MANILA (Reuters) - The Philippines is paving the way to shift to a federal form of government by 2022, after President Rodrigo Duterte agreed with the leaders of Congress to set up a body to amend the constitution, the speaker of the house said on Thursday.
Duterte, who swept to power in May on a wave of public anti-establishment frustration over crime and poverty, wants to switch from a centralized government to devolve power to long-neglected poor provinces and spread wealth more evenly.
“By granting more, and specific, powers to the state governments, the red tape that leads all the way to Manila will be shaved off, reducing delays and uncertainties inimical to business,” House Speaker Pantaleon Alvarez told businessmen.
Duterte met Alvarez, a close ally, and Senate President Aquilino Pimentel late on Wednesday to decide how best to change the nearly 30-year-old constitution, he added.
The aim is for a plebiscite on the constitutional changes to be held along with mid-term elections in 2019, Alvarez said, followed by a transition period until the expiry of Duterte’s six-year term in 2022.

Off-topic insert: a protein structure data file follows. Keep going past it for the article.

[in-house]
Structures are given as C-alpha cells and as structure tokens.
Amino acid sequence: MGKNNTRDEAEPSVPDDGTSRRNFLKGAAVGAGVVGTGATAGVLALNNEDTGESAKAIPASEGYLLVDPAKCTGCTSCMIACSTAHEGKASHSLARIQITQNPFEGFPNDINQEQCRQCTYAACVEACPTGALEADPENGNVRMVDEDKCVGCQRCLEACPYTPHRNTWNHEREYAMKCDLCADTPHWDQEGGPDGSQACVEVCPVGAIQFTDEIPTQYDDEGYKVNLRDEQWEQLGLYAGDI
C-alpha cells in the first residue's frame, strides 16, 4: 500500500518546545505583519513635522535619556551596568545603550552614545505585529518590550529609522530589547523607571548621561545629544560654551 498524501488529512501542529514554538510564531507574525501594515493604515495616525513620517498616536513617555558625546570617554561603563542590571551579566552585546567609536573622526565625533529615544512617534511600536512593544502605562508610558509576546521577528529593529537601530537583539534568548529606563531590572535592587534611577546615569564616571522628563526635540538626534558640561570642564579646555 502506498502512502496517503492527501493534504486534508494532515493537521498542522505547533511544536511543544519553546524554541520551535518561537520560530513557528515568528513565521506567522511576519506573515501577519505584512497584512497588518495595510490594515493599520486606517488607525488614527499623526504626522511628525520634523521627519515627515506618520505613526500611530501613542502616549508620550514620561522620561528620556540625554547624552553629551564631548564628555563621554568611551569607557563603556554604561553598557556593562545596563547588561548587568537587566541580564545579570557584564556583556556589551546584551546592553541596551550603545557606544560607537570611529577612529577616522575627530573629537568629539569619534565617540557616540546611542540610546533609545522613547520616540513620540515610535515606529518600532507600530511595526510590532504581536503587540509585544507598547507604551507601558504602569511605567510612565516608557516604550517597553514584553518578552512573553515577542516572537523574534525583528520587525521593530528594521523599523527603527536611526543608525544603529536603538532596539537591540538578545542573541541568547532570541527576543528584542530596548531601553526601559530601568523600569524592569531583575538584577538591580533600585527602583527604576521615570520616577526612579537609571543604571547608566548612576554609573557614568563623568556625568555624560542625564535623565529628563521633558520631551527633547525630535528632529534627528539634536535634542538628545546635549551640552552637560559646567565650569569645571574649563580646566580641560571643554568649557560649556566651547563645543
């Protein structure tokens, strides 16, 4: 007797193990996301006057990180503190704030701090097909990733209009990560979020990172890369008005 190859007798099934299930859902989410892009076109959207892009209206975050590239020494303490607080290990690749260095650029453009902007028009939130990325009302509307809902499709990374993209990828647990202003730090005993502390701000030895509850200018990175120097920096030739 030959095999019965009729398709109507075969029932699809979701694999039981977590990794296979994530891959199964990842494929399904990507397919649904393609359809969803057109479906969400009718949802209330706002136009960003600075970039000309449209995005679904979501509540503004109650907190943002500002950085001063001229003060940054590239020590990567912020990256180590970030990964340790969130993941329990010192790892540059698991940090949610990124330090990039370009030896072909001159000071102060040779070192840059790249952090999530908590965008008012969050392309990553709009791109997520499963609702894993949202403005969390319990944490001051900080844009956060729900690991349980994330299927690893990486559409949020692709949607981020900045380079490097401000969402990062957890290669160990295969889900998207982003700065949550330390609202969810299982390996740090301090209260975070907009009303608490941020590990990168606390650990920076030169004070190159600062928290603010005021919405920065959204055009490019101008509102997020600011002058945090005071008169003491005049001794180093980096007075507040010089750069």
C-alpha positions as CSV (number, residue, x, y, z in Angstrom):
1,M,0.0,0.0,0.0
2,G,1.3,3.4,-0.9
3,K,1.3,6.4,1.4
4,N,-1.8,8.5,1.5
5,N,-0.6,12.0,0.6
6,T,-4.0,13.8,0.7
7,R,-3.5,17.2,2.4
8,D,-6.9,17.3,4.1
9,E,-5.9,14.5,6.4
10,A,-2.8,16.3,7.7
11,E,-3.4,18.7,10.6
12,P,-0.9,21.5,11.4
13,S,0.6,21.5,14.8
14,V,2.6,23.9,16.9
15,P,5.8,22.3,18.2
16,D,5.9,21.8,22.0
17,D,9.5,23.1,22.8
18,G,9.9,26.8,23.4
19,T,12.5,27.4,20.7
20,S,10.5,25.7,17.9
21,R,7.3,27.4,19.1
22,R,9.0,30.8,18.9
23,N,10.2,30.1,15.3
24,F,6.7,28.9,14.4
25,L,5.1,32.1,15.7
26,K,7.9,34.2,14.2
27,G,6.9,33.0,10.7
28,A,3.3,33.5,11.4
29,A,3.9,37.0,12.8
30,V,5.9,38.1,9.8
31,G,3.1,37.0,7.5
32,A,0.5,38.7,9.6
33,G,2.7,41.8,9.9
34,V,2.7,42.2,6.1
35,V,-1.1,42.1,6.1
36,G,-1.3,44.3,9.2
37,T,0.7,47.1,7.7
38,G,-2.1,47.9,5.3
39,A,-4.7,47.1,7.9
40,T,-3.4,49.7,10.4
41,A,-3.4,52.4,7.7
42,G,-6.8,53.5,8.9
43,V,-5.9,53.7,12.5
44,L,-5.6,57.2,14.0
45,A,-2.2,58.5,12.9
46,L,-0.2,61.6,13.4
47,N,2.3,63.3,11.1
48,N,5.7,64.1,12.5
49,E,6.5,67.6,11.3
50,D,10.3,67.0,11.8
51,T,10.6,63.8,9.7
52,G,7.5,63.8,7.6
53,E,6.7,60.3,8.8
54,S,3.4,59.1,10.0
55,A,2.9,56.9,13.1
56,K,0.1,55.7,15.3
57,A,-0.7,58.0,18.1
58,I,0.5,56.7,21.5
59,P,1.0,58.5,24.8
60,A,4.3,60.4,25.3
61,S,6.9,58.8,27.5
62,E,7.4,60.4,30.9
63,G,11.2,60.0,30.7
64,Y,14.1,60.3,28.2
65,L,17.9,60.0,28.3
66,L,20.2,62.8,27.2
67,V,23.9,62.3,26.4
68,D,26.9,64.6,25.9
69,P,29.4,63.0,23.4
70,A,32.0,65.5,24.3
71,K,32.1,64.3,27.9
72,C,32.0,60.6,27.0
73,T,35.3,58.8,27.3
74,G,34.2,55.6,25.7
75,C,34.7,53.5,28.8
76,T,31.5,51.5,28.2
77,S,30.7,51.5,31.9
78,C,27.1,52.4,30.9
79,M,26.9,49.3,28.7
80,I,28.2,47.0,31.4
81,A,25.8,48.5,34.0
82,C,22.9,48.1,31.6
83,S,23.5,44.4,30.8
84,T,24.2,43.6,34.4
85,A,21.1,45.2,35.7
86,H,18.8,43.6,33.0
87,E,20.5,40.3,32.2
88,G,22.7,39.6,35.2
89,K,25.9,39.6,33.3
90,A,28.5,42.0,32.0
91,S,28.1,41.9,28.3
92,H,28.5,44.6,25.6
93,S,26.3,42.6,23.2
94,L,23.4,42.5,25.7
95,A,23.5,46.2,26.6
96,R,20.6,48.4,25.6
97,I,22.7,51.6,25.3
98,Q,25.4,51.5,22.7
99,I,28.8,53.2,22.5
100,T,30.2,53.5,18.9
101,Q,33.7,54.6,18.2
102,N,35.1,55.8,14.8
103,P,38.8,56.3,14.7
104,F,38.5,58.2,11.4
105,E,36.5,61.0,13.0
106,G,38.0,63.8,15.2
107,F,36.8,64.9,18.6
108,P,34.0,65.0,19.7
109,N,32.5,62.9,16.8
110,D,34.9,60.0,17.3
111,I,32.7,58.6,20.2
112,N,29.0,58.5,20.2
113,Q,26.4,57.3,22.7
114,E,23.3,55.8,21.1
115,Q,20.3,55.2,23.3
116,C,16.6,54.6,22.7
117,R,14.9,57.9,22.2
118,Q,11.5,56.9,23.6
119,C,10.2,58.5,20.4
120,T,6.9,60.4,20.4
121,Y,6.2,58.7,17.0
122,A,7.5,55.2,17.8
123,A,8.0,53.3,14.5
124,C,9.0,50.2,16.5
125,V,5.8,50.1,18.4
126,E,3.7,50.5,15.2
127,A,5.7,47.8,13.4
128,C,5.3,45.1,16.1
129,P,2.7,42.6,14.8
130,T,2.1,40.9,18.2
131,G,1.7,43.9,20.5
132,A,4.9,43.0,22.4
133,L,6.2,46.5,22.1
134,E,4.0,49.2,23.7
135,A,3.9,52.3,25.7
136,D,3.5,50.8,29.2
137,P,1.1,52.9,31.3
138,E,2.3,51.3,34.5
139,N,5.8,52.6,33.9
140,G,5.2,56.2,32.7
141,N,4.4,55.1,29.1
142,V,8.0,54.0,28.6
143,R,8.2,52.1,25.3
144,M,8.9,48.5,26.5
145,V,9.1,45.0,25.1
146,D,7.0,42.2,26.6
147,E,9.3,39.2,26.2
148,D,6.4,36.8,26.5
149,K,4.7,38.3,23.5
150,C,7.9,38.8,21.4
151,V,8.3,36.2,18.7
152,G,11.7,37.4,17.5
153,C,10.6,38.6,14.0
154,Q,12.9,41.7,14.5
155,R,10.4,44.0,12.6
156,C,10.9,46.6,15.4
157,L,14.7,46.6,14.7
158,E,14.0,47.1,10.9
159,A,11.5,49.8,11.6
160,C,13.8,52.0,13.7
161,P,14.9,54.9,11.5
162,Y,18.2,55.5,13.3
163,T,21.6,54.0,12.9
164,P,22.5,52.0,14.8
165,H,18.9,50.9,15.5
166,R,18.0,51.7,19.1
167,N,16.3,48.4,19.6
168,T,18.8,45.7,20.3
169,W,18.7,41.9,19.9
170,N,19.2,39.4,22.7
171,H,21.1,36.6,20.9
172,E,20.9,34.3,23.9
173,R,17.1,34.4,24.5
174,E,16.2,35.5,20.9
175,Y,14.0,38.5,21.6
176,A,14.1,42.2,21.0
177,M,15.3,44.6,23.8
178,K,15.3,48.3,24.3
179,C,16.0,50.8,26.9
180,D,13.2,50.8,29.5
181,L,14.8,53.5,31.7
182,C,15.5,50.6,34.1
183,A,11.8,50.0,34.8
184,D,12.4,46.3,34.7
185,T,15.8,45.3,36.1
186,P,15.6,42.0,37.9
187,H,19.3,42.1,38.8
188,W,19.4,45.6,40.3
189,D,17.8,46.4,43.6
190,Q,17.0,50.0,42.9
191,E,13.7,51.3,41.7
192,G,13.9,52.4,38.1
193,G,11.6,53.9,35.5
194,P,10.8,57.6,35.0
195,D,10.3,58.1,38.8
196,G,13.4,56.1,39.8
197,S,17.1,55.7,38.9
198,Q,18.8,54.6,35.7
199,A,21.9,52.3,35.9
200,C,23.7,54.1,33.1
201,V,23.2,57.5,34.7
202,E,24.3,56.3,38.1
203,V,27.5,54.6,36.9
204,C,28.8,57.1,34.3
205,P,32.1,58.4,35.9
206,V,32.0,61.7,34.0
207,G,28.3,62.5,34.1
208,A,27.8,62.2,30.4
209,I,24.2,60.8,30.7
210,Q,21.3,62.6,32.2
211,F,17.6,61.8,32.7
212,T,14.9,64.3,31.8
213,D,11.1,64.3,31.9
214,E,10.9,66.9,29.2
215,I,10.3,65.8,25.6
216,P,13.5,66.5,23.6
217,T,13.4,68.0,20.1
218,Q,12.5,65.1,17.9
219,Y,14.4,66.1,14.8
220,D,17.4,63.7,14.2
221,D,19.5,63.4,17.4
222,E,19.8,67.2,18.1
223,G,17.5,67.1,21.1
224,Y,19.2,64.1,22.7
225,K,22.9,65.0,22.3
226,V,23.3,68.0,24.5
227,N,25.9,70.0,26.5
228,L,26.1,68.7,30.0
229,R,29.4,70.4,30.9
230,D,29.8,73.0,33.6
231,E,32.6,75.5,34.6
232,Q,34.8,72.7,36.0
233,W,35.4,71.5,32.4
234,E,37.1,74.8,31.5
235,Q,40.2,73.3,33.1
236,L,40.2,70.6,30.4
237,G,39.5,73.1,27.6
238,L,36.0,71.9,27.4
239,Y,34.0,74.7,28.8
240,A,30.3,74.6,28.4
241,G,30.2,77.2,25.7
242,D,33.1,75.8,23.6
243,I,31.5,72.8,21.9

The proposal will create 11 to 12 states, lumped together from rich and poor provinces, with greater autonomy.
Duterte, the firebrand former mayor of a southern city, has an approval rating of 91 percent, among the highest recorded in the Philippines, and enjoys the support of a majority of lawmakers in both houses of Congress.
“Right now everything is Manila-centric,” said Perry Pe, president of the Management Association of the Philippines, adding that the change had been a Duterte campaign plank.
“I am a believer in devolving powers. I want areas to develop their own systems and to be able to raise productivity.”
Reporting by Enrico dela Cruz and Karen Lema; Editing by Clarence Fernandez